Reason. At the last sitting, the rate had been eased in order to boost growth
Today, the first Monetary Policy Committee (MPC) meeting of 2017 will take place at Bank of Uganda (BoU) to set the Central Bank Rate (CBR) for February 2017.
Ahead of the meeting, the committee has been easing the key rate since April 2016 from a high of 17 per cent to the current 12 per cent.
Prior to the last meeting in December 2016, the projection was that there would be a slowdown in easing the rate further.
However, the decision was taken to ease the rate in order to boost growth. Experts are now warning that any decision now should be taken in hindsight that there is a limit on how far below the CBR can go.
“Our view is that as credit growth picks up momentum like we have seen at the end of the year, we expect a neutral stance but of course there is a bias towards a cut. So if we are surprised, then we’re wrong if there is cut at the next meeting. We still think that that will be the final point to be the bottom of policy rate cuts from BoU this year,” said Mr Jibran Quiresishi, the chief economist, East Africa at the Standard Bank Group during the Stanbic Uganda Economic Outlook on Monday.
The argument is also premised on the fact that they expect BoU to allow the rate cuts from 2016 to first take real effect on lending rates.
In 2016, despite the reduction in the CBR, commercial bank lending rates remained sticky downwards and slowed credit to the private sector.
“In 2016, we saw a number of things in our economy that have not happened in a long time. We are really concerned about how we get our growth back up to high single digits. One of the more hairy statistic for me being in the banking sector was the fact that credit growth in 2016 was lower than GDP growth. We have not seen that in a long time. Credit growth in the market was less than 3 per cent and yet GDP was around 5 per cent,” said Mr Patrick Mweheire, the CEO, Stanbic Bank Uganda.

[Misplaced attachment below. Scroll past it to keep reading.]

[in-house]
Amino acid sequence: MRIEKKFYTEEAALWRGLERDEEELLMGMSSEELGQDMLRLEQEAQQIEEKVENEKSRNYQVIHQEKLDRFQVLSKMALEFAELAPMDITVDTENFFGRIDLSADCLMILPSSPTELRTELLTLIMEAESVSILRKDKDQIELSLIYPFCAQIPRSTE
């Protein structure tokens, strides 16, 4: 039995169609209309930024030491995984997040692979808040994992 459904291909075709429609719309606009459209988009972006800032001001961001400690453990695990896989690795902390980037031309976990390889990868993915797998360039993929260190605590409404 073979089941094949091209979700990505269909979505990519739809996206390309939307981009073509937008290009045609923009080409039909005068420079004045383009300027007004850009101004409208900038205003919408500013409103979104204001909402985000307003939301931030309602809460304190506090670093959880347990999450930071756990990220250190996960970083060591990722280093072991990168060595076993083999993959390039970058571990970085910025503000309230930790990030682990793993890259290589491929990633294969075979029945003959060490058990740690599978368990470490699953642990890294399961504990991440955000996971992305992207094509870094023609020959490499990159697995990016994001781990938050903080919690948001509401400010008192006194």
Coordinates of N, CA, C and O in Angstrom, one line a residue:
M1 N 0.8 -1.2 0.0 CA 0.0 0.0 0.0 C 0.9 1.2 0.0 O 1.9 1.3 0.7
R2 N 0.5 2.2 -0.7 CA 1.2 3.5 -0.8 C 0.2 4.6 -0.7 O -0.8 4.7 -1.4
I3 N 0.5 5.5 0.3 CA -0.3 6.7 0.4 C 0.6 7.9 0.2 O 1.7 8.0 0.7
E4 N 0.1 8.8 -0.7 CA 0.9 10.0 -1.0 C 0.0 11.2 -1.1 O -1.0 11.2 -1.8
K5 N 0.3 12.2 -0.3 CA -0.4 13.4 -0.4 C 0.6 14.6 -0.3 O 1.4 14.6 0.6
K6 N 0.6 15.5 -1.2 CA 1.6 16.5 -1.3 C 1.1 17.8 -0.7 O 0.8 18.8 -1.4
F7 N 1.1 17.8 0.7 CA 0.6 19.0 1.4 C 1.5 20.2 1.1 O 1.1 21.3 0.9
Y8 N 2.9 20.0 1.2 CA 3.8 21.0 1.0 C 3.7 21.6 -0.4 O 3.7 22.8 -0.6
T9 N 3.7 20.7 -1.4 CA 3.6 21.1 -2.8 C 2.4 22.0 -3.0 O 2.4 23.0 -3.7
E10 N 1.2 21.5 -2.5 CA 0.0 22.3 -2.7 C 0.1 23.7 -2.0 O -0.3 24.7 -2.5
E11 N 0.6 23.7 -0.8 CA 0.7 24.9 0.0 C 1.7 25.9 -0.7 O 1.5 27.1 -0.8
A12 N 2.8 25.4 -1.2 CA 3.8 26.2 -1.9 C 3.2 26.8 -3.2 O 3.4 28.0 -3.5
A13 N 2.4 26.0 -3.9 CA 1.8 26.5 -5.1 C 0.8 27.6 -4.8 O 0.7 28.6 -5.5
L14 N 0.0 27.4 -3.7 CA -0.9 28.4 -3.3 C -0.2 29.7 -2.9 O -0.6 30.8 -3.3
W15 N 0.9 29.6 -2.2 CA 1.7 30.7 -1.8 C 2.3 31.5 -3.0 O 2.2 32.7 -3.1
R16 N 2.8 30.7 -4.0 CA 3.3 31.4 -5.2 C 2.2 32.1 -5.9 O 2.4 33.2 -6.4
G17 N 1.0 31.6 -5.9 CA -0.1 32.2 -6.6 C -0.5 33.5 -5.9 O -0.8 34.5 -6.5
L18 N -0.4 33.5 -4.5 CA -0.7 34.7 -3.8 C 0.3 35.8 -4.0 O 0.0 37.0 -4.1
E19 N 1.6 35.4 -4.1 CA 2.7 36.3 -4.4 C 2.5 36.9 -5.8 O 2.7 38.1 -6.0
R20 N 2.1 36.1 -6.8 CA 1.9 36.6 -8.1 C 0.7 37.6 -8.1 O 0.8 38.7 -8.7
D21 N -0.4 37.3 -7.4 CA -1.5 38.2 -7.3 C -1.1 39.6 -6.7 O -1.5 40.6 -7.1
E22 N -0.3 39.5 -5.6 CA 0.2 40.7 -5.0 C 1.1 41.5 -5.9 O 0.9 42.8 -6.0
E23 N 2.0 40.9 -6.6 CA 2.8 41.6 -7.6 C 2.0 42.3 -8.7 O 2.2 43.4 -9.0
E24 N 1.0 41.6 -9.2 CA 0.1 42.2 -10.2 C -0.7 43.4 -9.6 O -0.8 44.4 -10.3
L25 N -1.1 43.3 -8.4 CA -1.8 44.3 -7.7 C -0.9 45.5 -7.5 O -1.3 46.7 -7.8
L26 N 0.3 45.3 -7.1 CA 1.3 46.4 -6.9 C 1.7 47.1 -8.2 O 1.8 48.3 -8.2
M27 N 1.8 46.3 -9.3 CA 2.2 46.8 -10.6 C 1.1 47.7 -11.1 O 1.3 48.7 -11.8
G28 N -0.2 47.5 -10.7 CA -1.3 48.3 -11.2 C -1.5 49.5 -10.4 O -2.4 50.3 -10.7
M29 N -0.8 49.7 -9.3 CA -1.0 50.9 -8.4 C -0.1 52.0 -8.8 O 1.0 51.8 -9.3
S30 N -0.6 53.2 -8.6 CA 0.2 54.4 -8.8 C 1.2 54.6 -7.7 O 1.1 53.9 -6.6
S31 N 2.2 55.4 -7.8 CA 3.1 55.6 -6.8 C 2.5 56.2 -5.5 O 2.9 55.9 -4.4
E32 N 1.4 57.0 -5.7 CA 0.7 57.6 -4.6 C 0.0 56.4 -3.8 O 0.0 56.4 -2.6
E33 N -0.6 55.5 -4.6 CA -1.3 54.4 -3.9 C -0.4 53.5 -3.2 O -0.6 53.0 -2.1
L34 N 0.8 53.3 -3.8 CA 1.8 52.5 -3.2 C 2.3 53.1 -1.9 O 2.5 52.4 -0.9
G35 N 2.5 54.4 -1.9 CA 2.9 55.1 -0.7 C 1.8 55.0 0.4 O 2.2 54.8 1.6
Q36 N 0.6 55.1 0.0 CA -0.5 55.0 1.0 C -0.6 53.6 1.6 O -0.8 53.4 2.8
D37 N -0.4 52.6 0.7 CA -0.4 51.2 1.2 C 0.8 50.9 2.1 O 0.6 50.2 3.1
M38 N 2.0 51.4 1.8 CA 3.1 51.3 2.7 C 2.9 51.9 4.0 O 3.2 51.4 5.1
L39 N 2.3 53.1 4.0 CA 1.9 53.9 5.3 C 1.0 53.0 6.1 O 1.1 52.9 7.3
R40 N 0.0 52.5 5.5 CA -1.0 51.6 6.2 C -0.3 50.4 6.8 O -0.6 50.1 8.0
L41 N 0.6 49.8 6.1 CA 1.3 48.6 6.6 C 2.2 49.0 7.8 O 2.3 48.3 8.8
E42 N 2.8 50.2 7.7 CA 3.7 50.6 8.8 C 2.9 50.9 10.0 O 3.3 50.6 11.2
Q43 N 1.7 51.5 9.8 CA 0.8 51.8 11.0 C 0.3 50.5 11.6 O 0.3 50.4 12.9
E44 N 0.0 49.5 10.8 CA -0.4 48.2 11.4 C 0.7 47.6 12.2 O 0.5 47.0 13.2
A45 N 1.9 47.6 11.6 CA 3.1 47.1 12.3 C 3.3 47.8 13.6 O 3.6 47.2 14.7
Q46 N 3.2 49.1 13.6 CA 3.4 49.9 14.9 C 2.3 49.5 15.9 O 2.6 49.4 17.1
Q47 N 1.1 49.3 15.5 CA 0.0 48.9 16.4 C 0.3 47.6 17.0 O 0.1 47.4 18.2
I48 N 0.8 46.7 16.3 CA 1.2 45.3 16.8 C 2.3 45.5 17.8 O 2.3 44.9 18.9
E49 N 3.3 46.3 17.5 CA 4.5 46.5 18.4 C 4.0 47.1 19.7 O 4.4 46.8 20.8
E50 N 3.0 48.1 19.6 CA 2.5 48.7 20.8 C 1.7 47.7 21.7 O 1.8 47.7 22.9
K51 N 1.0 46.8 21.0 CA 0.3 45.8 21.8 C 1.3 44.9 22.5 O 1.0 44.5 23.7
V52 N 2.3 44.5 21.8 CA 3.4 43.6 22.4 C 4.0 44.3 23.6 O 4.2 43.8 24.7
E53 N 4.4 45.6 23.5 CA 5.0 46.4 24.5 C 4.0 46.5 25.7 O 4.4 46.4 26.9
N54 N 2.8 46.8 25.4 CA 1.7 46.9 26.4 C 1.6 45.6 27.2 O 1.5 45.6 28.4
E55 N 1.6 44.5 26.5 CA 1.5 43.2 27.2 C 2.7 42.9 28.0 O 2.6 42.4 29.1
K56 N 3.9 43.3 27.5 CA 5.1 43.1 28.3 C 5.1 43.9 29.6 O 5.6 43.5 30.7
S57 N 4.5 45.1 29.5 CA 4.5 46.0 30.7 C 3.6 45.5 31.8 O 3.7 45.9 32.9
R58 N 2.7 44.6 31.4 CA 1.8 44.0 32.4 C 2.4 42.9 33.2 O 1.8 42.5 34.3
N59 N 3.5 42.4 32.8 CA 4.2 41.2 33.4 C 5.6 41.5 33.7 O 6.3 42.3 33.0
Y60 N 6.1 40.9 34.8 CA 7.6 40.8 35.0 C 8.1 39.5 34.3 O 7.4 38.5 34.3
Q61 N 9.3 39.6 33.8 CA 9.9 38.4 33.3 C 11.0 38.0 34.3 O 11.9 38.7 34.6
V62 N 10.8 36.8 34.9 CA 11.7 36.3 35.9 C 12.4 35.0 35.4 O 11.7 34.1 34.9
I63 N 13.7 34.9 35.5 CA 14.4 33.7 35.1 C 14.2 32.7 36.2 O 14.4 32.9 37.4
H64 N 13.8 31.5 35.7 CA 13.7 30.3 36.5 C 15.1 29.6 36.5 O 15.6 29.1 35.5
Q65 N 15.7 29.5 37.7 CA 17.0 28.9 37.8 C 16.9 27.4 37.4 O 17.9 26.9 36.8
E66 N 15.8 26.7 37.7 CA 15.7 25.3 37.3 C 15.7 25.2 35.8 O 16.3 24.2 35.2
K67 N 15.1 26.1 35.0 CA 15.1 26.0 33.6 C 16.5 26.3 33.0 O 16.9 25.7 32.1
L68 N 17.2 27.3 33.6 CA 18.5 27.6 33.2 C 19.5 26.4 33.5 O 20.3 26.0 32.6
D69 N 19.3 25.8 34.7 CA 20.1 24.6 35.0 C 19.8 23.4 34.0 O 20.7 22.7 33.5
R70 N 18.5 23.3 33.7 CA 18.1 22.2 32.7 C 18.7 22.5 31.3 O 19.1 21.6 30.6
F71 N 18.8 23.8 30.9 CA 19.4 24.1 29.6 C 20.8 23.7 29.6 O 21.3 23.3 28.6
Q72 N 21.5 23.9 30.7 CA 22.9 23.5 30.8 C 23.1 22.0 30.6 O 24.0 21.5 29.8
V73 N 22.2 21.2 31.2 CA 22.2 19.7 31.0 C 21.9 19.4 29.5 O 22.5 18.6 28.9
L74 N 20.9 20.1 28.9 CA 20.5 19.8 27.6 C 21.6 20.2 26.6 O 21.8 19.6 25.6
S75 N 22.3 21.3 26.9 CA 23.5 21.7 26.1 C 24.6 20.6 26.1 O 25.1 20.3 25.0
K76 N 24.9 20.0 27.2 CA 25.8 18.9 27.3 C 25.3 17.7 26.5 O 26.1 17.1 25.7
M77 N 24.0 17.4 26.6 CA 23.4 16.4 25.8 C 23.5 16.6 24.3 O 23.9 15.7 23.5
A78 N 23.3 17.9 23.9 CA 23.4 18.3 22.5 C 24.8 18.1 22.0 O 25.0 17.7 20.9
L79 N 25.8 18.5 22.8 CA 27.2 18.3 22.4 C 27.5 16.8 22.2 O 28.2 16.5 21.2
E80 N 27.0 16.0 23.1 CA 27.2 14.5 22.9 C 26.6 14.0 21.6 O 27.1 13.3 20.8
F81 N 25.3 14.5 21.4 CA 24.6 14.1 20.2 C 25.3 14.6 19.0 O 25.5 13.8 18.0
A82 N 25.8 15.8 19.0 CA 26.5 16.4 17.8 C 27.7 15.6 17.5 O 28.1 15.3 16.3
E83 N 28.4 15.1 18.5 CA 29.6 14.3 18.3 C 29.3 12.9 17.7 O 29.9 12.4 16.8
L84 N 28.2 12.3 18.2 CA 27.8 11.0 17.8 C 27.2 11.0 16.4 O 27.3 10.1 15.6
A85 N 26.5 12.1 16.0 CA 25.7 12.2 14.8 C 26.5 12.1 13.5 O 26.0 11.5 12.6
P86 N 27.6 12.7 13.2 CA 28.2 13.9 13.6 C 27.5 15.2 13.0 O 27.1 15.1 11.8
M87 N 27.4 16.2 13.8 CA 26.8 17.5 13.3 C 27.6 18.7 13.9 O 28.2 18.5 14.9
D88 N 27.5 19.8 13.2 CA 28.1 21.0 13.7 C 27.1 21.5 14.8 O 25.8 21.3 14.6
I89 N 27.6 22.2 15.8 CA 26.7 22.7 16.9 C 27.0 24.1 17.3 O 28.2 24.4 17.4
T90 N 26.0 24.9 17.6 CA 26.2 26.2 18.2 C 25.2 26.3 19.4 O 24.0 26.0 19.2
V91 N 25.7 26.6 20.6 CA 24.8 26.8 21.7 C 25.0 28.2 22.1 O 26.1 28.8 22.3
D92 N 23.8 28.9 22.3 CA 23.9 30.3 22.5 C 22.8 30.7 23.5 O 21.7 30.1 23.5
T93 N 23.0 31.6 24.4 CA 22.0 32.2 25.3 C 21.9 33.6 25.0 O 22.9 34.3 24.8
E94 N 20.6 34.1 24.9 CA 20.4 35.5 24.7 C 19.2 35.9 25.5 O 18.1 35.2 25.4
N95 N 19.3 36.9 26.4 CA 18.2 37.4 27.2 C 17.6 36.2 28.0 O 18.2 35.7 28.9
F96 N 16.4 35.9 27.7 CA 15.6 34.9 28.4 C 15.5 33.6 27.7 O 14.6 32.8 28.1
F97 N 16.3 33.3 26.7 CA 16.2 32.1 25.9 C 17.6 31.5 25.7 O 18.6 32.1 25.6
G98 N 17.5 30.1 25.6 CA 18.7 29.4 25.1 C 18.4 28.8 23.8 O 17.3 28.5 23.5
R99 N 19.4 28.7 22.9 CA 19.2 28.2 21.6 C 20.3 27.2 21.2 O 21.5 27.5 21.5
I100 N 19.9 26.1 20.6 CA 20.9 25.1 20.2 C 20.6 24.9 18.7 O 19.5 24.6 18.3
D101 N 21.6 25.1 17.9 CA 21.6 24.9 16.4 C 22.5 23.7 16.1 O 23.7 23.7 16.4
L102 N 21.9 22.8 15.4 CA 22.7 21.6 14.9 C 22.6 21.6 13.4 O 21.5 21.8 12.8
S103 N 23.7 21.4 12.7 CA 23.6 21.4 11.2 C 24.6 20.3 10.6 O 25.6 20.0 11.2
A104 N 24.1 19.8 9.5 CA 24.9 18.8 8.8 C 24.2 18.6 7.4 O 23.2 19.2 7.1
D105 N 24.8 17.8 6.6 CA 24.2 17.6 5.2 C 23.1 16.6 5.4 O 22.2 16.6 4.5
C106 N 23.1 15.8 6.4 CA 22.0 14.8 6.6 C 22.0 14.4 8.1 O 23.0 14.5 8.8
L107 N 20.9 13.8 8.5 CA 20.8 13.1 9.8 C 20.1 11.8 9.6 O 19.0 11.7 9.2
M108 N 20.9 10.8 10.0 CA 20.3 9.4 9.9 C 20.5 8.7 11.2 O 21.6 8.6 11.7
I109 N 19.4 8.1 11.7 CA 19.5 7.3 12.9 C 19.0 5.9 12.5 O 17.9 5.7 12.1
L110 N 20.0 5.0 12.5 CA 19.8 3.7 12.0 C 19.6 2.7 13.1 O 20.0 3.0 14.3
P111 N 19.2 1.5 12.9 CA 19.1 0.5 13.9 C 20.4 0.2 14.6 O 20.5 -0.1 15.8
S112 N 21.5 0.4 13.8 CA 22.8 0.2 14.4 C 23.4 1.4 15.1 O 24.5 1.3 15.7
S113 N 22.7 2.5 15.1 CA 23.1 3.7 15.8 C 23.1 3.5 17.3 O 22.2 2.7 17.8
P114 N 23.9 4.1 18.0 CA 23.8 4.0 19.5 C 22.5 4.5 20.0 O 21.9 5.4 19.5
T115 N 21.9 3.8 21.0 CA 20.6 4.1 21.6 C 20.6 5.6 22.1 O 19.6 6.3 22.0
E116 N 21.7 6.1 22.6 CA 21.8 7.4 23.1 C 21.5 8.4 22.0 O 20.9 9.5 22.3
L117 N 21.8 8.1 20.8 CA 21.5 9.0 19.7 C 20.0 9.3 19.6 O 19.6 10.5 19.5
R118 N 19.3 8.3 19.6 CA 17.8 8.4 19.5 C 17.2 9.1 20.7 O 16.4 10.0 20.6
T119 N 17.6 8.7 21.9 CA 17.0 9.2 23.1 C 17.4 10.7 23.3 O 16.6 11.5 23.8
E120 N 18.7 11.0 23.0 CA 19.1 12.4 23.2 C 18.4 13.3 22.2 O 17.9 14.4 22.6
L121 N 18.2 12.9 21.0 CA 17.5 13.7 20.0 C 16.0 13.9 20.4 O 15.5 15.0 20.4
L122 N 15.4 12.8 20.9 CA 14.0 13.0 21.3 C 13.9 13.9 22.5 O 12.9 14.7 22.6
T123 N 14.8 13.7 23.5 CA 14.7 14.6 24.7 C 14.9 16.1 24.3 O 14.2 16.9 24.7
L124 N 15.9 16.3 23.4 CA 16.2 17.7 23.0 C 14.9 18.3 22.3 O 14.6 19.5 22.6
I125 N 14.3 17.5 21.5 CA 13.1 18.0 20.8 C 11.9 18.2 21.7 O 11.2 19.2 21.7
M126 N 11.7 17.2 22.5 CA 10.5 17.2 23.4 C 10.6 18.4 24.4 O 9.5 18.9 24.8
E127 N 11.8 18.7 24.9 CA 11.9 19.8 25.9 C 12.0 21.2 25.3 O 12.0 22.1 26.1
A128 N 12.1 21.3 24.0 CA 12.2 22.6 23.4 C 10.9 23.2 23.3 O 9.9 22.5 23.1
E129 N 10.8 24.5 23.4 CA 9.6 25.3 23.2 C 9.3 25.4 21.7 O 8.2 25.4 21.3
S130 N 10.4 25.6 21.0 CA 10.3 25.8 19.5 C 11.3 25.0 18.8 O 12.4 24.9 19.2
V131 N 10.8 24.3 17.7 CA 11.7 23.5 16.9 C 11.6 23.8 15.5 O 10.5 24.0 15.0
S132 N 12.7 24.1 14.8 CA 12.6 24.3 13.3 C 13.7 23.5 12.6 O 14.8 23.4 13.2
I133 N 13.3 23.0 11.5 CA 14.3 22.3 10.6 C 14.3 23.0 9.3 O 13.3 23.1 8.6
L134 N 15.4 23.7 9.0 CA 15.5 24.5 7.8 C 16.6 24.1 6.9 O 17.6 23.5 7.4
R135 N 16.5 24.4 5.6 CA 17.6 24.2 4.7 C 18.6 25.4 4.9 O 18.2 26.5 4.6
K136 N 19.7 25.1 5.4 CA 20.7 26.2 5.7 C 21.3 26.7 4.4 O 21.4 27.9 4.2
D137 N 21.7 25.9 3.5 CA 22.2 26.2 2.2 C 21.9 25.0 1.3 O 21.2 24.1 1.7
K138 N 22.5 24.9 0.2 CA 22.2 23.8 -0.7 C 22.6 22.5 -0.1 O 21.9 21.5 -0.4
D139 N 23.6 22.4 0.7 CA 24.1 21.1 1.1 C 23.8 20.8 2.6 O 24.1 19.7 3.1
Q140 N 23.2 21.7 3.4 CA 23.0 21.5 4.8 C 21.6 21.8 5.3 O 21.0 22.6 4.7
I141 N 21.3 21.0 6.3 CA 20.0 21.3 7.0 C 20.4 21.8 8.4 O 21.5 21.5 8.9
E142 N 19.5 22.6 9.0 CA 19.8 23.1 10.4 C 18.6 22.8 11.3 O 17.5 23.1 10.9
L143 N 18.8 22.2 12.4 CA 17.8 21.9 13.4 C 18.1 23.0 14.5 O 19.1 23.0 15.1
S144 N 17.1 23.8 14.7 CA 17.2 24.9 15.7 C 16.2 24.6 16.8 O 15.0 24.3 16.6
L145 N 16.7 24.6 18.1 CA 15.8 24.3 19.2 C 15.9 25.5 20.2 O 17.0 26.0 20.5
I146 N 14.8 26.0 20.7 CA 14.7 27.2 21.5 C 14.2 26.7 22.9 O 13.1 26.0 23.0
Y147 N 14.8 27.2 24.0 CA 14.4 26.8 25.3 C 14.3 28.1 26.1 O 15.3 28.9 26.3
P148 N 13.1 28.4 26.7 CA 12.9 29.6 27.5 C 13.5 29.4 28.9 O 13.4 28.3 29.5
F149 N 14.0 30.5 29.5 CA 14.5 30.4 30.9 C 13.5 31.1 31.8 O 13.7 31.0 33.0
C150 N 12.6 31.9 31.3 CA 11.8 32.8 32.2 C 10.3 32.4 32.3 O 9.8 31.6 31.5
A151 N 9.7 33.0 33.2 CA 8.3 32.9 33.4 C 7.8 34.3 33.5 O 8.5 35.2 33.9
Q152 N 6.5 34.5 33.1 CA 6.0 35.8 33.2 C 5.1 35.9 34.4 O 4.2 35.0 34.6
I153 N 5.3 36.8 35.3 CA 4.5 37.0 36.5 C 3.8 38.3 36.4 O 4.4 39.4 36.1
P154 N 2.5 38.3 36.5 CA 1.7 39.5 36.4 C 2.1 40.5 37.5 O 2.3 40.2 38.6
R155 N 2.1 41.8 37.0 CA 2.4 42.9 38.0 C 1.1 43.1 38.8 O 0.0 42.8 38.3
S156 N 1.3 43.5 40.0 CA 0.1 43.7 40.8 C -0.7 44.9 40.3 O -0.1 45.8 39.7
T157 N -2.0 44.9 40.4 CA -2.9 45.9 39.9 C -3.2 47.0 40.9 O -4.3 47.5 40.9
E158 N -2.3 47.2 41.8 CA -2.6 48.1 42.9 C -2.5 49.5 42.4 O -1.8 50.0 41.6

The banking sector in 2016 also experienced some of the highest levels of non-performing loans (NPLs) that peaked at about Shs900 billion.
The same NPLs also claimed one bank, Crane Bank, that found itself undercapitalised.
Mr Mweheire said the figure of NPLs have dropped but the levels are still high, explaining why lending rates remain sticky downwards.
According to Mr Stephen Kaboyo, the managing partner at Alpha Capital Partners, the MPC meeting has to consider at least four factors in making the decision.
These include slowing economic growth, inflation on the uptrend, the prolonged drought that has hit the country, underlying depreciation pressure on the Shilling and global economic dynamics.
“In my view striking the right balance between growth and price stability at this time may necessitate BoU to leave the policy rate unchanged. This move would foster growth at the point where weakness in the economy is widespread while the increased spending on infrastructure expected to lift productivity will take time to be felt,” he points out in an email.
If there was going to be a more clear view on the thinking at BoU, it came from Dr Adam Mugume, the executive director of research at BoU during the Stanbic Uganda Economic Outlook Forum.
“Overall we believe that there is a lot of uncertainty, going cautiously I think would be the ideal but is only on the technical side,” he said.
In the medium term, he said the CBR can even fall in the 9 per cent range but that is when the economy is growing at a much faster rate of about 6 per cent and inflation is within the BoU target of 5 per cent.